New figures show 42 percent increase in exports to Asia for Scottish producers

Editorial Staff

Scottish salmon exports have seen an increase of 7 percent in value over the past year, according to new data from the HMRC, analyzed by Salmon Scotland.

The figures for the first three quarters of 2023 to September revealed a £33 million rise, bringing the total value to £478 million. On an annual basis, Scottish salmon exports reached £611 million, solidifying its position as the UK’s top food export.

During the first nine months of the year, more than 53,000 tons of Scottish salmon were exported to over 50 countries. The European Union (EU) remains a significant destination for exports, accounting for £287 million in the first three quarters, with France as the largest market at £211 million, according the industry trade body.

Exports of Scottish salmon beyond the EU increased by 15 percent to £191 million, with the United States being a key destination, accounting for £113 million, an 11 percent increase. Asia saw substantial export growth, with a 41 percent increase in value and a 42 percent increase in volume, reaching £66 million and 5,400 tons, respectively.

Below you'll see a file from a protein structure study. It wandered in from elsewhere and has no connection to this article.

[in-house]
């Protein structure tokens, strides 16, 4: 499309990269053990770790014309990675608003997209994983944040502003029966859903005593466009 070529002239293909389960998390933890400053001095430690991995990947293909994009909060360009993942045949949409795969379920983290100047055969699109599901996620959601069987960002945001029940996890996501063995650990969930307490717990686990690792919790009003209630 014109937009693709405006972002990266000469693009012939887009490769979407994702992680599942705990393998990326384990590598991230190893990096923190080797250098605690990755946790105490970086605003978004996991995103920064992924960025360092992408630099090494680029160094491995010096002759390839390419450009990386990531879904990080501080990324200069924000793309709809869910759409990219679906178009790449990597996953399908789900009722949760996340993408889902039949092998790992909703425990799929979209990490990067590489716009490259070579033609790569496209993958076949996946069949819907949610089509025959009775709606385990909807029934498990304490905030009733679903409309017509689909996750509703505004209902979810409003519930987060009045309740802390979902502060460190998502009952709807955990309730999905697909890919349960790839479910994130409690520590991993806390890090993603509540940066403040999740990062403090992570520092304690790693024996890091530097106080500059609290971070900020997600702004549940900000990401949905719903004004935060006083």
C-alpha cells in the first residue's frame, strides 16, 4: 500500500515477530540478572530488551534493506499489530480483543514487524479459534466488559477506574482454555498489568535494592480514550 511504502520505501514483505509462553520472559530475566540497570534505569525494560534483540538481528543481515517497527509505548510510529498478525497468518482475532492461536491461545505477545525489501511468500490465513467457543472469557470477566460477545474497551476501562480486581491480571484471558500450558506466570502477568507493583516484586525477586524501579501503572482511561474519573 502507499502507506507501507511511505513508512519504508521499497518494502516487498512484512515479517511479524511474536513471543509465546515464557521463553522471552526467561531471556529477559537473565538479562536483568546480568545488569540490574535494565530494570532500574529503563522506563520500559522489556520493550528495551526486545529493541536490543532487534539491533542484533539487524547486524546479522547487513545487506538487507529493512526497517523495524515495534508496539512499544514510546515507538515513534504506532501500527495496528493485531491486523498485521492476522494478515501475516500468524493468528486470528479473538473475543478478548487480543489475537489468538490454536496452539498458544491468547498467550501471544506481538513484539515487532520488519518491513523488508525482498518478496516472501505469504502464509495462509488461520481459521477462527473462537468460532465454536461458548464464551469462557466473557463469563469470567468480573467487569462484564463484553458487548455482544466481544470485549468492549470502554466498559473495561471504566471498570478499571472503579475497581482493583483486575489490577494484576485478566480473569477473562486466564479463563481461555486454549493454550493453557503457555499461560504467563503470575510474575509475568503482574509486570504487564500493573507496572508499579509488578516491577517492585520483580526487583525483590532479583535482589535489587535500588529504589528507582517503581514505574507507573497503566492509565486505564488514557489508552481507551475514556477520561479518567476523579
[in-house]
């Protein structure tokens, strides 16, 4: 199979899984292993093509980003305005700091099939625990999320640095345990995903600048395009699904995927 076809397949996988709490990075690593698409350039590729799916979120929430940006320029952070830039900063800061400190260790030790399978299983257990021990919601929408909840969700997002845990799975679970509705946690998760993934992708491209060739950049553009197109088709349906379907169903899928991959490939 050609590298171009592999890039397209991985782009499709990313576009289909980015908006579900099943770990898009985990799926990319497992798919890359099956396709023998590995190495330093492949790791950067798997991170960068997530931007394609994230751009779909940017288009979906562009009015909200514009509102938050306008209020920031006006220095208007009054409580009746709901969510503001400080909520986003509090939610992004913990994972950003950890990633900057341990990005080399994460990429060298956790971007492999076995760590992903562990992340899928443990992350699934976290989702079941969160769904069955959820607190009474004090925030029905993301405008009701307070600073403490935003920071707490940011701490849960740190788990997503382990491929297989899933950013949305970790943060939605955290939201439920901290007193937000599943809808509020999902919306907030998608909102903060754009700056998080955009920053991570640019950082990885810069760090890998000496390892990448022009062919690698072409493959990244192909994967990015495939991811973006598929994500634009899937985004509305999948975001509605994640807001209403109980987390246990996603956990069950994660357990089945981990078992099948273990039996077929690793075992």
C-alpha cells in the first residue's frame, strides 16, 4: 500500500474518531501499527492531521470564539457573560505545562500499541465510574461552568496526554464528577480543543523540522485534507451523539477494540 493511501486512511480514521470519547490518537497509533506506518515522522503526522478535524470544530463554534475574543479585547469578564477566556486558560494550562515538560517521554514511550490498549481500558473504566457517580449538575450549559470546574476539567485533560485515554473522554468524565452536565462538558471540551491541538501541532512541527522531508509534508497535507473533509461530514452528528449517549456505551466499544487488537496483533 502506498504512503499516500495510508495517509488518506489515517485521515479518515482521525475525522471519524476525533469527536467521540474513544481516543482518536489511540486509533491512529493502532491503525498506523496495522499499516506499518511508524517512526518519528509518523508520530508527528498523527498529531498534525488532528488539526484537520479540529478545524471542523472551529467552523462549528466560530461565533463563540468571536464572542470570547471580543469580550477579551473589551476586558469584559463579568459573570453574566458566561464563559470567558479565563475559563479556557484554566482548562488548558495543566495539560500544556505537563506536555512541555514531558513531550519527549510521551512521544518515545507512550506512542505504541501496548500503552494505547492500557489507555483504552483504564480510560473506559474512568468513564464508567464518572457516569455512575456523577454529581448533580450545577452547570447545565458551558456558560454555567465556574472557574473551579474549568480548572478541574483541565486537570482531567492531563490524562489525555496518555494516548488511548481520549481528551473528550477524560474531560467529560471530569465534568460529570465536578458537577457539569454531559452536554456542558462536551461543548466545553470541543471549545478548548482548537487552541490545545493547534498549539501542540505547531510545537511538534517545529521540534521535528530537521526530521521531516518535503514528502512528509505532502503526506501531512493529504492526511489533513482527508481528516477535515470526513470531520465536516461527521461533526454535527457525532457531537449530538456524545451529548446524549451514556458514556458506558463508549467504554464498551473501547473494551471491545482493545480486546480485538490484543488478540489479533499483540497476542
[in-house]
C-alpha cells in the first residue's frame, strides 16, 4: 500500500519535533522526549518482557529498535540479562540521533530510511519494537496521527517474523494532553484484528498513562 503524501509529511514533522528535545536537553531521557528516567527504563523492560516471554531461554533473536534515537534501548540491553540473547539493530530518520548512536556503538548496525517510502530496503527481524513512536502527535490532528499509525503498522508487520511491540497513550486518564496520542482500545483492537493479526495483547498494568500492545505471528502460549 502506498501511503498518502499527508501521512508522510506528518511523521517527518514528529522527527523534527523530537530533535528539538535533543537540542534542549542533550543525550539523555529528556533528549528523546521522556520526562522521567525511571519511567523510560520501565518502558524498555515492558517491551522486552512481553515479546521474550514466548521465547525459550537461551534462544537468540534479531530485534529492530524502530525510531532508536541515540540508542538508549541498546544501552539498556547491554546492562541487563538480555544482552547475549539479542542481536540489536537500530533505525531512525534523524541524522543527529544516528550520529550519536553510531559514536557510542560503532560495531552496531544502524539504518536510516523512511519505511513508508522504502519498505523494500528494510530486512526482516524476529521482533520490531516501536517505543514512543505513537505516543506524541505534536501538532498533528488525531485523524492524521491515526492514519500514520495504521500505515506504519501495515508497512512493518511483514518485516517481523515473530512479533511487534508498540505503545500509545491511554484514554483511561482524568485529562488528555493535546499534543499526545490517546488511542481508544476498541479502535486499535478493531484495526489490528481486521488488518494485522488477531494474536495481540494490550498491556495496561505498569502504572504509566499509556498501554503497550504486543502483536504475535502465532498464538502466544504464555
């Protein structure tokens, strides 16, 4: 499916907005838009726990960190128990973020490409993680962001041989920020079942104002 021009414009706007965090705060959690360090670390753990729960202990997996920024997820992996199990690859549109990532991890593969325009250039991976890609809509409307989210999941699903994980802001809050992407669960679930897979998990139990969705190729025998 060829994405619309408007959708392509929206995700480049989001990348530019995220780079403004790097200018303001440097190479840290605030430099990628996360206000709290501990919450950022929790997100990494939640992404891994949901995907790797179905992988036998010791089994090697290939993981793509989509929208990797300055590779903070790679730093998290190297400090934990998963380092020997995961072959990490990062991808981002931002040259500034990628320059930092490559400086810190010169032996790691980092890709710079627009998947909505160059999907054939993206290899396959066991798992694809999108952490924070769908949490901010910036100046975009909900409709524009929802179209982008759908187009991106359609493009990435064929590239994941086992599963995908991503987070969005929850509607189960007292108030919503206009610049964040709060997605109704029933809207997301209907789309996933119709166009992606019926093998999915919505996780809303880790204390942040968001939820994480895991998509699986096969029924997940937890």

John Lamont, the UK Government Minister for Scotland, emphasized the importance of Scottish salmon as a significant export success story, supporting the economy and jobs in coastal communities.

“Our biggest food export is rightly renowned around the globe and is also of huge importance for many of our coastal communities, supporting thousands of jobs all over Scotland,” said Lamont. “The UK Government is determined to ensure it continues to enjoy a sustainable and profitable future. As we strike new international trade deals this will create more worldwide opportunities for Scottish salmon.”

Tavish Scott, Chief Executive of Salmon Scotland, highlighted the crucial role of Scottish salmon in the UK economy and its increasing global demand, contributing to millions of nutritious meals and supporting well-paying, long-term jobs in Scotland. Scott also noted the importance of potential legal changes in protecting the reputation and quality of Scottish salmon abroad while guarding against food fraud.


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